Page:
Thursday, October 09, 2008

Oh, how times have changed.

Two weeks ago, I was a chaperon on Miles' preschool class field trip to Cook's Orchard. Although Max has had many field trips since starting his schooling, I was never able to be a parent volunteer because I had my little Miley. Well, seeing as how little Miley is now getting on to be school-age, I can now tag along. The day was sunny and crisp and perfectly fall, and we all loaded onto the big yellow school bus. This was wildly thrilling for Miles, and I felt a strange flashback to high school climbing up the steps. We settled into a seat (Miles kneeling to see over the seat, and me, with my legs twisted sideways and my knees crushed into the green plastic seats.) and even I felt a twinge of excited anticipation and the bus rolled out. I was chatting with Miles about the bus, and how "awesome" it was when I noticed this above the front window.

Now, I sure as hell don't remember that from high school. I know it's been around eleven years or so, but c'mon, it's only been eleven years or so!! Do bus drivers nowadays really have a big problem with bodily fluid? I know, I know, we have to be careful in this day and age. It just gave me a laugh, is all. A funny little choked-in-the-back-of-your-throat kind of laugh. The kind where you look around at all the other adults on the bus and think "How can they not notice this??". I took this shot and passed my camera to my friend Jen, who smiled and shook her head (probably thinking I was a lunatic or a sicko). Am I the only one who thinks this is creepy??

1 comment:

Anonymous said...

There may not have been kits on the bus when you were in school, but teachers have had cleanup kits of one sort or another ever since the first notice began to be paid to the AIDS issue, back when I was teaching at Mt. Greylock and later at Wahconah. Now it's just kind of standard procedure everywhere to have a bag with rubber gloves, plastic bags, etc. issued at the beginning of the year. In all these years, I've never had to use them once--although I did just one time have a girl throw up in my class, but she was thoughtful enough and lucky enough to make it to my already bag lined trash can, so while it was unsettling to everyone else, there was no "bio-hazard" involved. In a way, being prepared to clean up such things is kind of like having to wear seatbelts in your car. With luck you never need them.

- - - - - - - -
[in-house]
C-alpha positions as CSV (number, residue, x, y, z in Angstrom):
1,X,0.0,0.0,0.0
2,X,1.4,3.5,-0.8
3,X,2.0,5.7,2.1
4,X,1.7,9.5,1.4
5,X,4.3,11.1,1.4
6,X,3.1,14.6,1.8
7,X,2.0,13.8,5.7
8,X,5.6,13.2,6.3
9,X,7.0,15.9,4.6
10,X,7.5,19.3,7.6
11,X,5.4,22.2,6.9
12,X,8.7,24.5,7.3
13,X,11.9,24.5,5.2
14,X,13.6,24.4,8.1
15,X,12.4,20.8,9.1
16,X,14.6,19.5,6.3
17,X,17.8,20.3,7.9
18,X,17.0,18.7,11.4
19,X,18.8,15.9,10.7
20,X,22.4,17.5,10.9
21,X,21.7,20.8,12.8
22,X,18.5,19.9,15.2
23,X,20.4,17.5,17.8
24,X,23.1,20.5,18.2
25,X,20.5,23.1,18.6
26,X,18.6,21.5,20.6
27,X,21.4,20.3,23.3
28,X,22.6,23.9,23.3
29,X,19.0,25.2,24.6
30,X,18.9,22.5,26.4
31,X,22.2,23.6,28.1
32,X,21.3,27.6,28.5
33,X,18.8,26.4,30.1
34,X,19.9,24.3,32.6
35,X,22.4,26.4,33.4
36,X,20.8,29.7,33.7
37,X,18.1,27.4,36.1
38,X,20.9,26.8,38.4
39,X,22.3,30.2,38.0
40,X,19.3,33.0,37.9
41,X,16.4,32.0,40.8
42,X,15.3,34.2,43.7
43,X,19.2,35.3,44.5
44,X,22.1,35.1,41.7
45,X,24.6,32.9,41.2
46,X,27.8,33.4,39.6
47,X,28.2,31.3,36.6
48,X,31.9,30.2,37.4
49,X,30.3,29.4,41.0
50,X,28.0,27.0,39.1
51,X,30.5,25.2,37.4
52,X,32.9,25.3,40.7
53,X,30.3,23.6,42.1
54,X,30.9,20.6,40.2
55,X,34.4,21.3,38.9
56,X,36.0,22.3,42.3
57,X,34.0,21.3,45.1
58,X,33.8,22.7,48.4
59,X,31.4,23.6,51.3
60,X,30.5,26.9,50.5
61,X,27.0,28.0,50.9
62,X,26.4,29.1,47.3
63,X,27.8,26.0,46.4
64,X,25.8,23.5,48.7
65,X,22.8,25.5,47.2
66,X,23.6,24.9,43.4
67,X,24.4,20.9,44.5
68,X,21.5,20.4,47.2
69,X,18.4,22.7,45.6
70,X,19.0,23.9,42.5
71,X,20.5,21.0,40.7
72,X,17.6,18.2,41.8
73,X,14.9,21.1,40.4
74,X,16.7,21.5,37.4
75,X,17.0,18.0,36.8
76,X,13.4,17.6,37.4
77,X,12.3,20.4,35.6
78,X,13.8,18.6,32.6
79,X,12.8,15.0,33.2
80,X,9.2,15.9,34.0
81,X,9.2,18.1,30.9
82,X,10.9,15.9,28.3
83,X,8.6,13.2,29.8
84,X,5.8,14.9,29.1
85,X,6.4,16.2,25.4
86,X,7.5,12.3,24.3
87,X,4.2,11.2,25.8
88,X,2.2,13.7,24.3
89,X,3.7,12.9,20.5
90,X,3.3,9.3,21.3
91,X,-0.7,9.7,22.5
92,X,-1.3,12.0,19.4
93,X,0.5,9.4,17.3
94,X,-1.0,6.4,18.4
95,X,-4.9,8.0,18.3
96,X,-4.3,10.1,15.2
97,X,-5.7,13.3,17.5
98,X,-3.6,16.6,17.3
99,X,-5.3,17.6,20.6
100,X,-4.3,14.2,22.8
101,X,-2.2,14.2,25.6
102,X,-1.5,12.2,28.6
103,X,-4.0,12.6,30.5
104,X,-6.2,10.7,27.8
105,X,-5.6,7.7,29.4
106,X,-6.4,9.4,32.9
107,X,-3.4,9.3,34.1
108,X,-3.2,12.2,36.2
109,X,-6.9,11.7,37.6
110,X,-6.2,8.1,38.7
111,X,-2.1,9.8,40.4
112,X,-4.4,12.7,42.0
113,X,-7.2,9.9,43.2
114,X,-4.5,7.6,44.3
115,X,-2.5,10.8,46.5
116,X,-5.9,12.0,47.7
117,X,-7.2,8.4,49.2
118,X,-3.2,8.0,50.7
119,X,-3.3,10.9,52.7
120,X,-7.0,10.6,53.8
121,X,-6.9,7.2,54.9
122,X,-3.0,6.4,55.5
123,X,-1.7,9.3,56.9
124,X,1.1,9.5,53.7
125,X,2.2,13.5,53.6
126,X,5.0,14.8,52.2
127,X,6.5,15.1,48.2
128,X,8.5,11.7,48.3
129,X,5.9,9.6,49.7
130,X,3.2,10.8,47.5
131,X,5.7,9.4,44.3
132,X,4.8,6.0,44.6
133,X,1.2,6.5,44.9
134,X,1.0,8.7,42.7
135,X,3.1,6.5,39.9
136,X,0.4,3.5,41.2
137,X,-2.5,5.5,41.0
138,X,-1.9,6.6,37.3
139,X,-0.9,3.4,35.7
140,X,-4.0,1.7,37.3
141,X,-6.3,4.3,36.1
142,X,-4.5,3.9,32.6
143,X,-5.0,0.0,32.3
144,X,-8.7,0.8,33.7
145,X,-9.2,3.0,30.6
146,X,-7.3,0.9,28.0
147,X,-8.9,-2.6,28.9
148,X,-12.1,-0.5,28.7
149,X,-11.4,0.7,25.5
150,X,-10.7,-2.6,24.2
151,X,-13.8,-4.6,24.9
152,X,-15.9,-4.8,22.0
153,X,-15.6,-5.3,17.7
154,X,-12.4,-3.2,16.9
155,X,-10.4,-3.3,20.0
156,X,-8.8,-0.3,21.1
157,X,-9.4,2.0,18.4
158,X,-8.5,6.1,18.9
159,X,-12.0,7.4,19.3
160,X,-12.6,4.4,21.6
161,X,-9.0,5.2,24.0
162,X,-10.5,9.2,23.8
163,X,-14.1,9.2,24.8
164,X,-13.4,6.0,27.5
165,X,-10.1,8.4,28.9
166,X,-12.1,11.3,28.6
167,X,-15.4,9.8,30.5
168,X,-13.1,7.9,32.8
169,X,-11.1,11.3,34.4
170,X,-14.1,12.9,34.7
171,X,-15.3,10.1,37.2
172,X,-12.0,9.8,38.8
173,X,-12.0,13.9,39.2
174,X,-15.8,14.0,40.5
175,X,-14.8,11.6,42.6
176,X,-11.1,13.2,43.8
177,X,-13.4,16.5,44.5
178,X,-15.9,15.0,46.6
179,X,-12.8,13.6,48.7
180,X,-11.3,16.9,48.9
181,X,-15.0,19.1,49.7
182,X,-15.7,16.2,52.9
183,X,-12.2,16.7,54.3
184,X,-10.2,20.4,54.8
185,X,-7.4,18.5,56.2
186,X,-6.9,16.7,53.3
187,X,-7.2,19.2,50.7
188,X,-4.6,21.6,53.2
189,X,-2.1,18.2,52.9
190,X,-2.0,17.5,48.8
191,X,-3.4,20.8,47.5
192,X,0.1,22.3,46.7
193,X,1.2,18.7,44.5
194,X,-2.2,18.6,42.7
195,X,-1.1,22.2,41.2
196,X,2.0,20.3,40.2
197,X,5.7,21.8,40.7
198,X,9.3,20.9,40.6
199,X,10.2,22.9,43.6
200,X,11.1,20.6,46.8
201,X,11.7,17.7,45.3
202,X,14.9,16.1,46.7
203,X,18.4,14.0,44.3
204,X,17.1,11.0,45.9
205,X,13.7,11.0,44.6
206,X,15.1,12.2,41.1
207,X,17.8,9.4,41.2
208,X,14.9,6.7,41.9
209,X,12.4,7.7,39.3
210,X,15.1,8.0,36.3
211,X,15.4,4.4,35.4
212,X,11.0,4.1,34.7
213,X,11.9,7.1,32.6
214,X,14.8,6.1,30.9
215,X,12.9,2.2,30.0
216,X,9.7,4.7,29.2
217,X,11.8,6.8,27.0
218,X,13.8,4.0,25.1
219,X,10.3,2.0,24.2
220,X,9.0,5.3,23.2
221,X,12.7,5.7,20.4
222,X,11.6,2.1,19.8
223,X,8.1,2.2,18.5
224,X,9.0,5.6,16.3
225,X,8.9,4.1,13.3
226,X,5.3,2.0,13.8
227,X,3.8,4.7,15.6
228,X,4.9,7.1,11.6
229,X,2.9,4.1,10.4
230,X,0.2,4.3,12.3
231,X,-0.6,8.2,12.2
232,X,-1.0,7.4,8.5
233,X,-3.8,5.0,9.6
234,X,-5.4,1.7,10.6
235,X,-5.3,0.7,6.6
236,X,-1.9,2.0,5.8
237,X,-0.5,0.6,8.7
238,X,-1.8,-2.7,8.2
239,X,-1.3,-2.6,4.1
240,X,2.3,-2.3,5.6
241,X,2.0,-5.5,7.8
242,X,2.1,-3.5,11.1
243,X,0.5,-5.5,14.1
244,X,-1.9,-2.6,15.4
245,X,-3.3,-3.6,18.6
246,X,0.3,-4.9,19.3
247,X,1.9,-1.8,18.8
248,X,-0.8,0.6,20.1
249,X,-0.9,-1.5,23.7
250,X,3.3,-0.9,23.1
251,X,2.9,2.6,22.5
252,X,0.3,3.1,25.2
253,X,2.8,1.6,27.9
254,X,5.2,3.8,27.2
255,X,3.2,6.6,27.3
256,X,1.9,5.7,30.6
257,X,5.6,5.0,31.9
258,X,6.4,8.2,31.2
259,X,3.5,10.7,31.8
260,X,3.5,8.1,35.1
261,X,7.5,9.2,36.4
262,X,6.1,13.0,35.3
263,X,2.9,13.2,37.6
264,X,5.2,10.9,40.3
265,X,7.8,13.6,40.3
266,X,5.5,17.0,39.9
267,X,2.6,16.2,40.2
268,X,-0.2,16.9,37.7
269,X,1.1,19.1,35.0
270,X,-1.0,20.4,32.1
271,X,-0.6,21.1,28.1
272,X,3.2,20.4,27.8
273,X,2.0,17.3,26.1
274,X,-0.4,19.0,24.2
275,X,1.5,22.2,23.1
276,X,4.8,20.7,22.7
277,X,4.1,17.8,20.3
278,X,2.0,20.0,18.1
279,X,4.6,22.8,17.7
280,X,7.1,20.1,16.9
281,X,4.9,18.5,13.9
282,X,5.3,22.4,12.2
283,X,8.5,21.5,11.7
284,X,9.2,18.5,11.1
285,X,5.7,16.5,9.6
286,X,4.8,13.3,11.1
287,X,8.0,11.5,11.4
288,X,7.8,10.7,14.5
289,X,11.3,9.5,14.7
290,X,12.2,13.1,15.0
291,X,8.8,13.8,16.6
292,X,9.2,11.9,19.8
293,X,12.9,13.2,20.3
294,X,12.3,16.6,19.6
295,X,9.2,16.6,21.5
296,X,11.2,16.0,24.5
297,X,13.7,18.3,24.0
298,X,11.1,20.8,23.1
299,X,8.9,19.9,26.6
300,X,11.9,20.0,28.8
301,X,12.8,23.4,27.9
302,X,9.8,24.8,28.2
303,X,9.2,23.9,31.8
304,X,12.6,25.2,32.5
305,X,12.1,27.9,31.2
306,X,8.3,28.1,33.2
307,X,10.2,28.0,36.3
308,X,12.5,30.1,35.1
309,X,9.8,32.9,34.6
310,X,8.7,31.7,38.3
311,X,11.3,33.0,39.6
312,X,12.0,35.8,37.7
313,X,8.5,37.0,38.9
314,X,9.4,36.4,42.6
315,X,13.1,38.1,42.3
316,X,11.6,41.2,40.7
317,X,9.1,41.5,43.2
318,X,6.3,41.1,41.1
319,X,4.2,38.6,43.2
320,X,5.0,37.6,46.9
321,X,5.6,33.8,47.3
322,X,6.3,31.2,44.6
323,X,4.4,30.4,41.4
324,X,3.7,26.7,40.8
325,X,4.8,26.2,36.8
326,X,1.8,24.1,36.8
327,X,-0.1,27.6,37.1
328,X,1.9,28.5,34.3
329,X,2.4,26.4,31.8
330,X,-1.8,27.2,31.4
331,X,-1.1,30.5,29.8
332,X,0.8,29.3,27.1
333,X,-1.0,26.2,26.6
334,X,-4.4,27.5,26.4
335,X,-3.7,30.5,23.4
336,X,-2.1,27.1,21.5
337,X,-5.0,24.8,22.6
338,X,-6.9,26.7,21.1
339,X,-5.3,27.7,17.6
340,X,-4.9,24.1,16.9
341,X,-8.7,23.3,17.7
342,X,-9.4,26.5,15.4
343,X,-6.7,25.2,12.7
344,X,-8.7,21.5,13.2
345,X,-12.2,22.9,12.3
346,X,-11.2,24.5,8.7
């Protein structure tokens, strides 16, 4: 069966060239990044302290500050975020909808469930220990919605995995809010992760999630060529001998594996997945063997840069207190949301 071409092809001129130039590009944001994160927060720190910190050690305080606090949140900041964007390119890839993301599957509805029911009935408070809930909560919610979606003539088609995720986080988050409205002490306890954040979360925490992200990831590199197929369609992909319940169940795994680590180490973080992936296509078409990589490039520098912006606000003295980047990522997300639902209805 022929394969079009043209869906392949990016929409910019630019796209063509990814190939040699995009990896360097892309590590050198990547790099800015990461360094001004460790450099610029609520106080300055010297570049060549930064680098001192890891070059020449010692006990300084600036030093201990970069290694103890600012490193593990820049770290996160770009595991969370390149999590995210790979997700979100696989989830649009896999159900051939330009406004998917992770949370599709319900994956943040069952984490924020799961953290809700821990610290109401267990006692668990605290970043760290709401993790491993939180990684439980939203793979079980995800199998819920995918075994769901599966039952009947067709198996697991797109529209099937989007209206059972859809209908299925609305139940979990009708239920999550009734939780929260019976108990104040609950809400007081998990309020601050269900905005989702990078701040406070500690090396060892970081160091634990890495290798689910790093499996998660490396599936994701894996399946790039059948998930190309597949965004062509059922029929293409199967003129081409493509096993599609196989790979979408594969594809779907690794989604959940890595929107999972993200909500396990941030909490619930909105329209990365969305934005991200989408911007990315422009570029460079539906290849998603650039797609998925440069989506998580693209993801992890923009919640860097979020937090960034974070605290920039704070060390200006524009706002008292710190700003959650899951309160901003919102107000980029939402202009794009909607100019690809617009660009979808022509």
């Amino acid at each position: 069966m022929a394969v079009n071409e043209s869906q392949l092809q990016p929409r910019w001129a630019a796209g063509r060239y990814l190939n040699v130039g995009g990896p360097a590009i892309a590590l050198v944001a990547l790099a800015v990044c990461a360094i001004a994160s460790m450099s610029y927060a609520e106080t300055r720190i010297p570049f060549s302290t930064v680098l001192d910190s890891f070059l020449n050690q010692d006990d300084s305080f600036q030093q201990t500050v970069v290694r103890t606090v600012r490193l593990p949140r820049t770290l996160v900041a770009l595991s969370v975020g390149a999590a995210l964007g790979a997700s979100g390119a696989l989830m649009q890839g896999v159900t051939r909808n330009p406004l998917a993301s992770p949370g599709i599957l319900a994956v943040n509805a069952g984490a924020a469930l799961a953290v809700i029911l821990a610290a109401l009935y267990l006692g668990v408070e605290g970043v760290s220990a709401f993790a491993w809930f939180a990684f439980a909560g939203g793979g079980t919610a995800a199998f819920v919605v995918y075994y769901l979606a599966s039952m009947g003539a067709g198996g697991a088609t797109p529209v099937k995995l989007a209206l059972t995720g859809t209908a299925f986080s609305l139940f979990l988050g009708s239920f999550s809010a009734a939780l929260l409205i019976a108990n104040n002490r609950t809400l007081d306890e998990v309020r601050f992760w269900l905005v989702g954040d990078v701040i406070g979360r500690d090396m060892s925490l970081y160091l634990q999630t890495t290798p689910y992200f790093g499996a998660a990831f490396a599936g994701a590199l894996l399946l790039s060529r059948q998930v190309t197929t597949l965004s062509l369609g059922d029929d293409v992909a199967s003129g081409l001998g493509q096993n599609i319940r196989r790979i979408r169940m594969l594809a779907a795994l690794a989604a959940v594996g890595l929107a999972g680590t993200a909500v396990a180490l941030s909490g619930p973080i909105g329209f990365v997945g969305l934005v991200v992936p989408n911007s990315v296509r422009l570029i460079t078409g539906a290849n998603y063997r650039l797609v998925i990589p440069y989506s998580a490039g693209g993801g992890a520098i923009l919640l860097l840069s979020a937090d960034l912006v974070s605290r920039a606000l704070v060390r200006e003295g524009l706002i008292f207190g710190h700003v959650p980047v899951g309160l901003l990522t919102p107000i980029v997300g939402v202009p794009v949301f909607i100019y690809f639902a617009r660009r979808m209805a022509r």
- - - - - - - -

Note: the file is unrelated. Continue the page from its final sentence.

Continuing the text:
Of course, while school buses may have cleanup kits today, unfortunately most still do not have seatbelts! That's another issue that bugs me a bit when I think about it. Parents, by law, have to be sure their kids are belted in, in the back seat of their own cars, but must trust to fate that in a school bus accident their kids won't be thrown out of their seats! Meanwhile, the reverse side of the "parental authority / school authority" issue is highlighted by the contrast in the ways that health issues are treated. The school needs official signed parental permission to dole out tylenol to students, but can help arrange abortions to those same students and are forbidden to even notify the parents of any details of the pregnancy, related health issues, or the procedure itself. We do live in strange times! MOM